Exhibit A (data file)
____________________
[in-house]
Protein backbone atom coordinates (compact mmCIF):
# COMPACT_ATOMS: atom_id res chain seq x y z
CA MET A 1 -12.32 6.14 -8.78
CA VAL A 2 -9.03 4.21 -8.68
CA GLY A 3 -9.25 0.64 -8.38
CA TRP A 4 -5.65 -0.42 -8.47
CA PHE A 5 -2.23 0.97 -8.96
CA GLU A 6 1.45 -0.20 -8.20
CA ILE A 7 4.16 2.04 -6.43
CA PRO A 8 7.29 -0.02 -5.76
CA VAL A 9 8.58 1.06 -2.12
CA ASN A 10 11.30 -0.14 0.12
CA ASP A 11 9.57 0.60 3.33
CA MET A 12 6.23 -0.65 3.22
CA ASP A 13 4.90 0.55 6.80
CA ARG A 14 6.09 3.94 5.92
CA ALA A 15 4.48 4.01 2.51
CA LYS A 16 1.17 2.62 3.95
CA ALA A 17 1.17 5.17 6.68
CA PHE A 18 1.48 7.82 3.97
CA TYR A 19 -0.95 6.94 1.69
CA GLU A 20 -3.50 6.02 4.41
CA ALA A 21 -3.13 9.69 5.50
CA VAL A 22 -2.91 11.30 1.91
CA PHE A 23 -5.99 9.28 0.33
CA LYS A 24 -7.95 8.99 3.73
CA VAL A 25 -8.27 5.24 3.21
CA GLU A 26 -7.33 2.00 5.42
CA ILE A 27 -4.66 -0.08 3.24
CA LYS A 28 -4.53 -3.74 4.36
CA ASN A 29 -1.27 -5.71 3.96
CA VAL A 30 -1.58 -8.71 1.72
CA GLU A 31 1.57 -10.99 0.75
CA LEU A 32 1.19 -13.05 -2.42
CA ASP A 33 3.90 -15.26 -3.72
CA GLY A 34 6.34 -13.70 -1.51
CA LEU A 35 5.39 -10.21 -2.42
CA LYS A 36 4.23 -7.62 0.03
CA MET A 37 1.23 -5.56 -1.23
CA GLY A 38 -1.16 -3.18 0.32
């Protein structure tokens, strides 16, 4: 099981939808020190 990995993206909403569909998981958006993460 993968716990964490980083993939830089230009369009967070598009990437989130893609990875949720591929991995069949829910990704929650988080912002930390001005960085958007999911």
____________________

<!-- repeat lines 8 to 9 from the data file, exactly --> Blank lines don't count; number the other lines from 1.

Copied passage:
CA PHE A 5 -2.23 0.97 -8.96
CA GLU A 6 1.45 -0.20 -8.20